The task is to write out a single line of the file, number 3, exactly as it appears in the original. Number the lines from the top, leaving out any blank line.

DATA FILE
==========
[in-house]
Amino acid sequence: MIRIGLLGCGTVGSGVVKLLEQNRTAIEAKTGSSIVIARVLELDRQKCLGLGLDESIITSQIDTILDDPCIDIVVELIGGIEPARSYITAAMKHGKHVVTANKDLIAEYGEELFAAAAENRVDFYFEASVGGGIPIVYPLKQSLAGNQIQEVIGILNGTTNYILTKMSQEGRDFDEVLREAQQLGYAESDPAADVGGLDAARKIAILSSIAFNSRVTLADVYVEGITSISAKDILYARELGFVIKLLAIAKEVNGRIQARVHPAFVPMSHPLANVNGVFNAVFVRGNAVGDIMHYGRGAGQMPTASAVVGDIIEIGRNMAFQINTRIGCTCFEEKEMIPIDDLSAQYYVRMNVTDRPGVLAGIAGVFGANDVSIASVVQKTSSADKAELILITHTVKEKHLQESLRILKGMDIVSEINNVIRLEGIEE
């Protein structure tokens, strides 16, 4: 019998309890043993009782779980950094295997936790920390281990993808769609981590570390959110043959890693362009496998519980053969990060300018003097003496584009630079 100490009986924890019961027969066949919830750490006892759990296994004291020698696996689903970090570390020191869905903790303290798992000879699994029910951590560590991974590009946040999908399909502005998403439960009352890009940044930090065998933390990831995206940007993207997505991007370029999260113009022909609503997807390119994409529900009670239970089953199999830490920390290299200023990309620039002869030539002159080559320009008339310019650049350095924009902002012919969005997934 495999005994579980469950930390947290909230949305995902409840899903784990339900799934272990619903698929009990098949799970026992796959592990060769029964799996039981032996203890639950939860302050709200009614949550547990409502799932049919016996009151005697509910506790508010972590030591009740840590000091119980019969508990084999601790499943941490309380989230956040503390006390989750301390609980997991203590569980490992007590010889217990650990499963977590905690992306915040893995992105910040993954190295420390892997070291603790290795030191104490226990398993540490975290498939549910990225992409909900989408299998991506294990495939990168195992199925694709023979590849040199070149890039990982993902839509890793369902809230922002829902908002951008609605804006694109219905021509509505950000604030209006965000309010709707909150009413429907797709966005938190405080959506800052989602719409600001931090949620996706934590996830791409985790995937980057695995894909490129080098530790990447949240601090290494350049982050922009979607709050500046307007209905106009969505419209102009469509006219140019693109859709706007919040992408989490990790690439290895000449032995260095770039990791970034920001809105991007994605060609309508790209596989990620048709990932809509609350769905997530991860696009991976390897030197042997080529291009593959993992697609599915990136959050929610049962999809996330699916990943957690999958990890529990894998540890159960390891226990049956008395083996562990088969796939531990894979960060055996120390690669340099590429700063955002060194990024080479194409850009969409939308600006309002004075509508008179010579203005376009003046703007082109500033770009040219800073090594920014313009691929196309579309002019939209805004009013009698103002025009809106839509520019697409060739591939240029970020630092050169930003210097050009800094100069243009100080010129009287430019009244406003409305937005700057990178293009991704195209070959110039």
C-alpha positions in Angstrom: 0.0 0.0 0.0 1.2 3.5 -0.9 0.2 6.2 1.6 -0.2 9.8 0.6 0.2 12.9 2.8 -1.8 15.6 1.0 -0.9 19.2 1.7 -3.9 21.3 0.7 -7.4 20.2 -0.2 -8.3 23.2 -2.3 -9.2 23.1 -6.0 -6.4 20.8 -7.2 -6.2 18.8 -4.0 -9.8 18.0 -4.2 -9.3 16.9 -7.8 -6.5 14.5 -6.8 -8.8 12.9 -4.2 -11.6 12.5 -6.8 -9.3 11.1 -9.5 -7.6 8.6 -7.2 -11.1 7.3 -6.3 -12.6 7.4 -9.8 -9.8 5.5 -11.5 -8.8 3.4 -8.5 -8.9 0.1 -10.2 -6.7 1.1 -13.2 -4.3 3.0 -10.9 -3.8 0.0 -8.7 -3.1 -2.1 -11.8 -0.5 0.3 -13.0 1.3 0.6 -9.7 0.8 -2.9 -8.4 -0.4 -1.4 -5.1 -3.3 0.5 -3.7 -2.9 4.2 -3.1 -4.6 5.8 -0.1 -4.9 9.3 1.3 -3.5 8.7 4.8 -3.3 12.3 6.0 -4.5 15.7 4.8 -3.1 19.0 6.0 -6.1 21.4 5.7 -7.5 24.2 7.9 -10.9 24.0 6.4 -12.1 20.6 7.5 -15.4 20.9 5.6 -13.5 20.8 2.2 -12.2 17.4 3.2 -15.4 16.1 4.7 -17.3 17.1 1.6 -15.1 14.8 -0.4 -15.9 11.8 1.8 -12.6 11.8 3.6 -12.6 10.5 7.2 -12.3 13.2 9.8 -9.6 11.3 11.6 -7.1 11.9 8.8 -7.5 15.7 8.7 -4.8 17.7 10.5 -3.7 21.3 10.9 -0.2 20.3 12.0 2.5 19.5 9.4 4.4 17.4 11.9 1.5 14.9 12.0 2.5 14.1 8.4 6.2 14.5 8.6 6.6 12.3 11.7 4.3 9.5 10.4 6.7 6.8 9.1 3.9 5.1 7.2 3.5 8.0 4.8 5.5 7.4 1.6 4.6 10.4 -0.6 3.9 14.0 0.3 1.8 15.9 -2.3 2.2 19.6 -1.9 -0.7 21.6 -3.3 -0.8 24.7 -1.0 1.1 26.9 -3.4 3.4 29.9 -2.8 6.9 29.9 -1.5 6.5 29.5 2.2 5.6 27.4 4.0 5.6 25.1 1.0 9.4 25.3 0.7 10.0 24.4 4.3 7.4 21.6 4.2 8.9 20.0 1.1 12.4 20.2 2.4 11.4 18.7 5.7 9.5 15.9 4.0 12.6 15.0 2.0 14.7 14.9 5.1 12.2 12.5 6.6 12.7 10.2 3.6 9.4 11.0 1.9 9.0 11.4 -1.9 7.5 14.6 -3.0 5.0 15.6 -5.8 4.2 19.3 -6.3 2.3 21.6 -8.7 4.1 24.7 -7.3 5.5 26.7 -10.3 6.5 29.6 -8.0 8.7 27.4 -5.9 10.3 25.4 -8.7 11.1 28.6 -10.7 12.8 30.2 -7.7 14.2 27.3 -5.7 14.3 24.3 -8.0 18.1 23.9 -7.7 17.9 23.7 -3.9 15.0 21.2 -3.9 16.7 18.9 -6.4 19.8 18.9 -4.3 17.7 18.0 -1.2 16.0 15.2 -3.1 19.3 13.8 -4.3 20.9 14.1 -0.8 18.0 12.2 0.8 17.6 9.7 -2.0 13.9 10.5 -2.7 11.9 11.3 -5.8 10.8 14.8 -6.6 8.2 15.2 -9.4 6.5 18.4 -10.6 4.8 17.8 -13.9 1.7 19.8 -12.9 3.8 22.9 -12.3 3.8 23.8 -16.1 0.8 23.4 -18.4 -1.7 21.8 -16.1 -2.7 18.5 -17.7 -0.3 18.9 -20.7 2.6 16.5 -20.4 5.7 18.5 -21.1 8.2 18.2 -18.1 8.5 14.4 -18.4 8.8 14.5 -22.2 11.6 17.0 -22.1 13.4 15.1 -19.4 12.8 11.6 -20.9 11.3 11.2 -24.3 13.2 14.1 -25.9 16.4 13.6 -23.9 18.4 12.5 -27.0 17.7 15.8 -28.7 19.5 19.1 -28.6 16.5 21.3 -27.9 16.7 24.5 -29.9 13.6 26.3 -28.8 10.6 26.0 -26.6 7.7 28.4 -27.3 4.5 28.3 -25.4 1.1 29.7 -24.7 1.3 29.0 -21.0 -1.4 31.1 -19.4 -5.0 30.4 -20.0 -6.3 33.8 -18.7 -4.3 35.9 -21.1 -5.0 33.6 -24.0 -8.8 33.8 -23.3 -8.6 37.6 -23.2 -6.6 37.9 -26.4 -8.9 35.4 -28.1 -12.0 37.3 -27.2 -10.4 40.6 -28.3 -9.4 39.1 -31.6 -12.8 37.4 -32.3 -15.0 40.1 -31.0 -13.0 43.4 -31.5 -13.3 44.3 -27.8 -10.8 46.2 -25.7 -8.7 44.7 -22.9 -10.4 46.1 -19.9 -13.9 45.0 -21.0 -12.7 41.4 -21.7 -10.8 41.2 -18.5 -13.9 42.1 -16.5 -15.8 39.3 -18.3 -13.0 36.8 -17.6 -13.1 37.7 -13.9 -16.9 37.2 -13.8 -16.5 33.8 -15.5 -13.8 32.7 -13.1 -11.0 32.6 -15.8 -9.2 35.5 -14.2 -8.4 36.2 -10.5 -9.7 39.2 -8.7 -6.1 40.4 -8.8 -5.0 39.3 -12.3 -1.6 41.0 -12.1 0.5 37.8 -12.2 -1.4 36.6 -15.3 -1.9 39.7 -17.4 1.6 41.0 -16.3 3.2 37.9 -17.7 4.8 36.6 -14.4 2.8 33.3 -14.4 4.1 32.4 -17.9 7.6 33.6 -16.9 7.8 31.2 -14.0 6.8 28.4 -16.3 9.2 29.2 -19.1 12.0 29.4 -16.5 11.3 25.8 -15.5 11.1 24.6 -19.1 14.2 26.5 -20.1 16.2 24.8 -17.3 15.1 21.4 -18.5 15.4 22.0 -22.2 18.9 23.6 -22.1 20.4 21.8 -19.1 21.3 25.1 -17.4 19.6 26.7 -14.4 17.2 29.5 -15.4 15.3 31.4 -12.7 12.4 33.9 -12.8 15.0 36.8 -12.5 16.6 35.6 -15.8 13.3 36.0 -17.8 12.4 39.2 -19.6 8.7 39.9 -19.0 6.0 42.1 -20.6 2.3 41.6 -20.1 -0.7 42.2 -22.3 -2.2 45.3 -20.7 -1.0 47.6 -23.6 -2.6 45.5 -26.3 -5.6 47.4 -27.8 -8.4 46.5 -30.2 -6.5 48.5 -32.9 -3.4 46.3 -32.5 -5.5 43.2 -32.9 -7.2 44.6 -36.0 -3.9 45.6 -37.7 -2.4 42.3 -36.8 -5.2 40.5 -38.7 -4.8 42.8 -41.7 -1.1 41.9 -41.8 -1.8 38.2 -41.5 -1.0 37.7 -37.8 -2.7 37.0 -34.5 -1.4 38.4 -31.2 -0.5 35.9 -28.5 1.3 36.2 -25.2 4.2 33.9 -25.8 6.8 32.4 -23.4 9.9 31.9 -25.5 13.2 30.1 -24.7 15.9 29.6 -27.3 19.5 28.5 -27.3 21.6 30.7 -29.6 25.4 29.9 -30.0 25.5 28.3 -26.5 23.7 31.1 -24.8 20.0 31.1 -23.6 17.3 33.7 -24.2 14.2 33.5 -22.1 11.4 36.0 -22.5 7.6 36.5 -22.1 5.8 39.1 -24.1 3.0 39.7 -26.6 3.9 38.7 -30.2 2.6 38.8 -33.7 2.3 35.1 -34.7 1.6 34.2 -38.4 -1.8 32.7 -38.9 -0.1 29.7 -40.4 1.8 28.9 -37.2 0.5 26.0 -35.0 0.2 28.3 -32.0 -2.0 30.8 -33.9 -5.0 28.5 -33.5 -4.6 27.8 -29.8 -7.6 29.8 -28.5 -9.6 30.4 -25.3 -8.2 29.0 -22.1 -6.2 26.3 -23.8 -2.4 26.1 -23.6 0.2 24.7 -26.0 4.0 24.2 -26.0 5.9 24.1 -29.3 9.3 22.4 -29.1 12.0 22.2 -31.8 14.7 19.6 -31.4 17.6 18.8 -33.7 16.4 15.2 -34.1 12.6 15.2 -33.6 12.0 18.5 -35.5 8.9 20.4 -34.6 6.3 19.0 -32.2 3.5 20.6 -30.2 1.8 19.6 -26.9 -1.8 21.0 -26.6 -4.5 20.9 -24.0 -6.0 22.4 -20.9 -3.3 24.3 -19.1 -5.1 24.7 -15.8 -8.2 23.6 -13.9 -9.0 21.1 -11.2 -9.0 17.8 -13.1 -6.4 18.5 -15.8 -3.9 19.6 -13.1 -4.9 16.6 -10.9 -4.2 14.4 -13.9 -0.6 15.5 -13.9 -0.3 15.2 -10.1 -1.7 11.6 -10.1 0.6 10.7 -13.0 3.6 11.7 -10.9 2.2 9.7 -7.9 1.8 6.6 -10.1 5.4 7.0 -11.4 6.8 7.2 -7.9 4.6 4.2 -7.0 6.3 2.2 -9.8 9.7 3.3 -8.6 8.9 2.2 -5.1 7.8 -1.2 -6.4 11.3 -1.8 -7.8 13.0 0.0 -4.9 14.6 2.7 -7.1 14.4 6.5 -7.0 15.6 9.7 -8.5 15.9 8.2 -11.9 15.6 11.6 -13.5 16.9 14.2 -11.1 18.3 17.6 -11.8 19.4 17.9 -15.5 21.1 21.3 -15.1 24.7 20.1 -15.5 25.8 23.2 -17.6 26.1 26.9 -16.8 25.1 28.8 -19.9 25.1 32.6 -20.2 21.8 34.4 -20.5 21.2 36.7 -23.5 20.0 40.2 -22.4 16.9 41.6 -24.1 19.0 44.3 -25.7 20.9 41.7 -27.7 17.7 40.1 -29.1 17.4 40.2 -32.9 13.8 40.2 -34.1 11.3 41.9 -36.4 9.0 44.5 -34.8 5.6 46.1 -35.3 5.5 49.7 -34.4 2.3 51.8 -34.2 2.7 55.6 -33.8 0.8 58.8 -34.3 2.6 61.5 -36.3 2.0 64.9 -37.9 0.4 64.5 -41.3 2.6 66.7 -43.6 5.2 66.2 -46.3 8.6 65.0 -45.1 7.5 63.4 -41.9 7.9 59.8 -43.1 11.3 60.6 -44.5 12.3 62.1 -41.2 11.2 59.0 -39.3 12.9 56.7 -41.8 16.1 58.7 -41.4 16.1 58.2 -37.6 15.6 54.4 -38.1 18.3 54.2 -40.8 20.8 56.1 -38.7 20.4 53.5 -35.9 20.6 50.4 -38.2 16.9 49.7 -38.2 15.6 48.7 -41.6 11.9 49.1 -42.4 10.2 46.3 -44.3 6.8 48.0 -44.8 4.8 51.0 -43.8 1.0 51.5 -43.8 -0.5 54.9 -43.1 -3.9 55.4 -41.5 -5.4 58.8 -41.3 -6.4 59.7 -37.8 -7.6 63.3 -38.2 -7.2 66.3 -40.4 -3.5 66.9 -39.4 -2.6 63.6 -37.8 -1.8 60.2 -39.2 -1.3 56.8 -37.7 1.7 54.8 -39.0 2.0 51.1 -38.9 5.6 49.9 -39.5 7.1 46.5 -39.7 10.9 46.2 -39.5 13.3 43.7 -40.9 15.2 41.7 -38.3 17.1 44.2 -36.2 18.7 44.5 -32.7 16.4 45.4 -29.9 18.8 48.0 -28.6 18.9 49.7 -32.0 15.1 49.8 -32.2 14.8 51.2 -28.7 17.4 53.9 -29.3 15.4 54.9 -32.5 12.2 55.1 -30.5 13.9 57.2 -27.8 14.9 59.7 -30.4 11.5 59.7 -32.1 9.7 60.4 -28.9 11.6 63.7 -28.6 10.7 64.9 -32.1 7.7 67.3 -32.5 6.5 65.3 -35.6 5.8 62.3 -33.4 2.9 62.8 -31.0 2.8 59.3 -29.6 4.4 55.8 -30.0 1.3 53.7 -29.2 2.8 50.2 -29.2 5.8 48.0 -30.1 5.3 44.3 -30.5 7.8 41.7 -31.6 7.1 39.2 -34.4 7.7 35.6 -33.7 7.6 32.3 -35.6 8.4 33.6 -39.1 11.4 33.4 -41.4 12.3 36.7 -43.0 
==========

């Protein structure tokens, strides 16, 4: 019998309890043993009782779980950094295997936790920390281990993808769609981590570390959110043959890693362009496998519980053969990060300018003097003496584009630079 100490009986924890019961027969066949919830750490006892759990296994004291020698696996689903970090570390020191869905903790303290798992000879699994029910951590560590991974590009946040999908399909502005998403439960009352890009940044930090065998933390990831995206940007993207997505991007370029999260113009022909609503997807390119994409529900009670239970089953199999830490920390290299200023990309620039002869030539002159080559320009008339310019650049350095924009902002012919969005997934 495999005994579980469950930390947290909230949305995902409840899903784990339900799934272990619903698929009990098949799970026992796959592990060769029964799996039981032996203890639950939860302050709200009614949550547990409502799932049919016996009151005697509910506790508010972590030591009740840590000091119980019969508990084999601790499943941490309380989230956040503390006390989750301390609980997991203590569980490992007590010889217990650990499963977590905690992306915040893995992105910040993954190295420390892997070291603790290795030191104490226990398993540490975290498939549910990225992409909900989408299998991506294990495939990168195992199925694709023979590849040199070149890039990982993902839509890793369902809230922002829902908002951008609605804006694109219905021509509505950000604030209006965000309010709707909150009413429907797709966005938190405080959506800052989602719409600001931090949620996706934590996830791409985790995937980057695995894909490129080098530790990447949240601090290494350049982050922009979607709050500046307007209905106009969505419209102009469509006219140019693109859709706007919040992408989490990790690439290895000449032995260095770039990791970034920001809105991007994605060609309508790209596989990620048709990932809509609350769905997530991860696009991976390897030197042997080529291009593959993992697609599915990136959050929610049962999809996330699916990943957690999958990890529990894998540890159960390891226990049956008395083996562990088969796939531990894979960060055996120390690669340099590429700063955002060194990024080479194409850009969409939308600006309002004075509508008179010579203005376009003046703007082109500033770009040219800073090594920014313009691929196309579309002019939209805004009013009698103002025009809106839509520019697409060739591939240029970020630092050169930003210097050009800094100069243009100080010129009287430019009244406003409305937005700057990178293009991704195209070959110039």